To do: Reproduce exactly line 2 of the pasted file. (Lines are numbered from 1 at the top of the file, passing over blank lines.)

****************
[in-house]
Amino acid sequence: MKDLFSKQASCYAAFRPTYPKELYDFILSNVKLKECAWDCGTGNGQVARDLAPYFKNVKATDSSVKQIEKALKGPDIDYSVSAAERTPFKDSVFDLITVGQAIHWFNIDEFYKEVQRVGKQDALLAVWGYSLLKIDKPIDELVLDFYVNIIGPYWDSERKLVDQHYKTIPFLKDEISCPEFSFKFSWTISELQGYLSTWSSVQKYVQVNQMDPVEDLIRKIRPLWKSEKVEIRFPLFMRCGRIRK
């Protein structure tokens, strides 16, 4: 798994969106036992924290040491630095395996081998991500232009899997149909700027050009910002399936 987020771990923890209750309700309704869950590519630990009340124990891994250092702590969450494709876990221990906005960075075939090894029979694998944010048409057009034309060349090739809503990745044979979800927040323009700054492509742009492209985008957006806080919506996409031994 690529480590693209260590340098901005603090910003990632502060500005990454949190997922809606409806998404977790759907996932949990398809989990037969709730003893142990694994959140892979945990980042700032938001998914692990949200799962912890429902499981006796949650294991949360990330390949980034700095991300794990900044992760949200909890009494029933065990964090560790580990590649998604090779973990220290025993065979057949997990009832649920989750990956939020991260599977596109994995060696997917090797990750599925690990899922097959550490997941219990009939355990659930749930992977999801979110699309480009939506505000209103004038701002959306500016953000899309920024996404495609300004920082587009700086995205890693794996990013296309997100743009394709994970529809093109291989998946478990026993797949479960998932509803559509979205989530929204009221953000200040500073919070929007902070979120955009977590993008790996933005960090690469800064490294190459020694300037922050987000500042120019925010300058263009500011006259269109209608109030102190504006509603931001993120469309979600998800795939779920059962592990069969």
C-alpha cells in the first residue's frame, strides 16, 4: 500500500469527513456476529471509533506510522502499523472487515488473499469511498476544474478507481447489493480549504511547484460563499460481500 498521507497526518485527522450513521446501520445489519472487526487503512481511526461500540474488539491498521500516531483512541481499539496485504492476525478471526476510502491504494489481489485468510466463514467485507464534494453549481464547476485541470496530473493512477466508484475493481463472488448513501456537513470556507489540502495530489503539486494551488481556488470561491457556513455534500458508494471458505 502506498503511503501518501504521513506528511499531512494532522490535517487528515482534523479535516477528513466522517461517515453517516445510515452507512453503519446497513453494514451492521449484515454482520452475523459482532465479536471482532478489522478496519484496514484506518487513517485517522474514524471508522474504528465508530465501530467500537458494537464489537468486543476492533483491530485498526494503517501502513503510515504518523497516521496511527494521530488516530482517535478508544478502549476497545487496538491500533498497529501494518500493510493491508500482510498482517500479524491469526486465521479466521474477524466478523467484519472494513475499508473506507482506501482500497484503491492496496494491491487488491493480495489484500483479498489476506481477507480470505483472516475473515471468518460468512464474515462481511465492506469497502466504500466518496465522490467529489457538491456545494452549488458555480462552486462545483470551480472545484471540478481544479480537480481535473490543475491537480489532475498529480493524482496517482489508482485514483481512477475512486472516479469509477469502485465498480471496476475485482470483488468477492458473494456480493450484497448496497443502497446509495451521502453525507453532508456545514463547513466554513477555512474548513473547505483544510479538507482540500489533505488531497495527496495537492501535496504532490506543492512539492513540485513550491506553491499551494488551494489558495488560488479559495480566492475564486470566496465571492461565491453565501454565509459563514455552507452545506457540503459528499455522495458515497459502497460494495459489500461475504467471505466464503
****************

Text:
Amino acid sequence: MKDLFSKQASCYAAFRPTYPKELYDFILSNVKLKECAWDCGTGNGQVARDLAPYFKNVKATDSSVKQIEKALKGPDIDYSVSAAERTPFKDSVFDLITVGQAIHWFNIDEFYKEVQRVGKQDALLAVWGYSLLKIDKPIDELVLDFYVNIIGPYWDSERKLVDQHYKTIPFLKDEISCPEFSFKFSWTISELQGYLSTWSSVQKYVQVNQMDPVEDLIRKIRPLWKSEKVEIRFPLFMRCGRIRK